• Laura Weinrib holds a law degree from Harvard and is a Ph.D. candidate at Princeton. She is completing a dissertation on the emergence of modern understandings of civil liberties in the interwar years.

This year’s Preyer Memorial Committee chose two 2008 Preyer Scholars:

  • Cynthia Nicoletti (University of Virginia), for her paper “The American Civil War as a Trial by Battle.”
  • Joshua Stein (UCLA), for his paper “A Right to Violence: The Meaning of ‘Public’ in Nineteenth-Century American Law Treatises and the Jurisprudence of Violence.”

The Preyer Scholars presented their papers at a special panel, chaired by Laura Kalman (in place of Harry Scheiber who could not make it to the meeting due to illness), with Michael Grossberg ( University of Indiana) and Ariela Gross ( University of Southern California) serving as commentators.

Professors Williams and McMillen

Pictured are Professors Williams and McMillen.

The Cromwell Dissertation prize was awarded to Diana Williams for her dissertation “They Call It Marriage”: the Louisiana Interracial Family and the Making of American Legitimacy,” a dissertation submitted for a Ph.D. at Harvard University in 2007.

The Cromwell Book Prize was awarded to Christian W. McMillen for Making Indian Law: The Hualapai Land Case and the Birth of Ethnohistory, published in 2007 by the Yale University Press.

This year‘s Surrency Prize was awarded to Hekki Pihlajamaki for his essay, “The Painful Question: The Fate of Judicial Torture in Early Modern Sweden,” a piece that appeared in the third number of Volume 25 of Law and History Review.

Professor Beattie

Pictured are Professor Beattie with Maeva Marcus.

This year’s Sutherland Prize was awarded to Professor John Beattie for his article, “Sir John Fielding and Public Justice: The Bow Street Magistrate’s Court, 1754-1780,” which appeared in volume 25 of Law and History Review.

The John Phillip Reid Prize for the best book in legal history published in English during the previous the calendar year was awarded to Christian W. McMillen for Making Indian Law: The Hualapai Land Case and the Birth of Ethnohistory, published in 2007 by the Yale University Press.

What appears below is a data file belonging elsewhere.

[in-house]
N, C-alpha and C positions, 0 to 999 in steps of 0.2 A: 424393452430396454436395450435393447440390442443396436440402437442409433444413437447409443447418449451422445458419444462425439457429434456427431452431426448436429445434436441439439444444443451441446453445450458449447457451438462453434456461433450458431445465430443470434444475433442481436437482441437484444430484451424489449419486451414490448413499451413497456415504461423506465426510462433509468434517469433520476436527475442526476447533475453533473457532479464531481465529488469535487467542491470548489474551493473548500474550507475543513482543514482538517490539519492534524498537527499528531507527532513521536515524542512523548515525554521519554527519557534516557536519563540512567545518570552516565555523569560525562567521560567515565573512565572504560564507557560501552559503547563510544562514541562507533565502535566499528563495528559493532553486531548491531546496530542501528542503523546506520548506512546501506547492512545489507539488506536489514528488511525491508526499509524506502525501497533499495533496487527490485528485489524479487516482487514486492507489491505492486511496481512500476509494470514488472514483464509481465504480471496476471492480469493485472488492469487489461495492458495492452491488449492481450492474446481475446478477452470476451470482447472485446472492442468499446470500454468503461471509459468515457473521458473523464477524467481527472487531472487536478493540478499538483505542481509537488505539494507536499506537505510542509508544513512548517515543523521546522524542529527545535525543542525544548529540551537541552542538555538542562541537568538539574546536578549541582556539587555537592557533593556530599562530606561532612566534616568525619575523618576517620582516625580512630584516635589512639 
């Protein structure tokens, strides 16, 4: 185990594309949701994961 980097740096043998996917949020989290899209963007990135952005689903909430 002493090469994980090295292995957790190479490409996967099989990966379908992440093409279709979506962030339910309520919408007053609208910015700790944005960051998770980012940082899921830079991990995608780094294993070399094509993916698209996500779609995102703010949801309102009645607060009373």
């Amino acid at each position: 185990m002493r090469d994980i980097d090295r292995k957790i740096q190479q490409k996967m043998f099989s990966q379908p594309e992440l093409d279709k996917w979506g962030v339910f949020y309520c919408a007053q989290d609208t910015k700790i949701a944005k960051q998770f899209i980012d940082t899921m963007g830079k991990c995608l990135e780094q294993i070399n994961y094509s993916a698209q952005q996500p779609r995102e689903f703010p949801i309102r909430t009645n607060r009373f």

Administration

At its annual meeting, the Board voted to discontinue the paper edition of the Newsletter. Mailing out paper copies of the Newsletter costs the Society a large chunk of its modest resources. The Publications Committee has been charged with determining just how we are to proceed from here. We will, of course, continue to make use of the Society’s website. We will certainly experiment with making use of email communication for those who are willing to receive such communication by email. This fact makes it even more urgent that those members who have not done so (approximately a quarter) provide us with their email addresses and an indication of whether they are willing to receive communication from the Society via email.

The Board also adopted a number of amendments to the by-laws. These are technical amendments, largely designed to bring the by-laws into conformance with the Society’s recent practices. The amendments are posted here: (PDF). Under the recently adopted amendment procedure, any ten members may petition the president to have the amendments put to the membership for a vote. Otherwise, they will stand adopted after the passage of thirty days from their posting.

 

Next Year: Dallas

The Program Committee for the Dallas meeting (November 12–14, 2009) has been formed.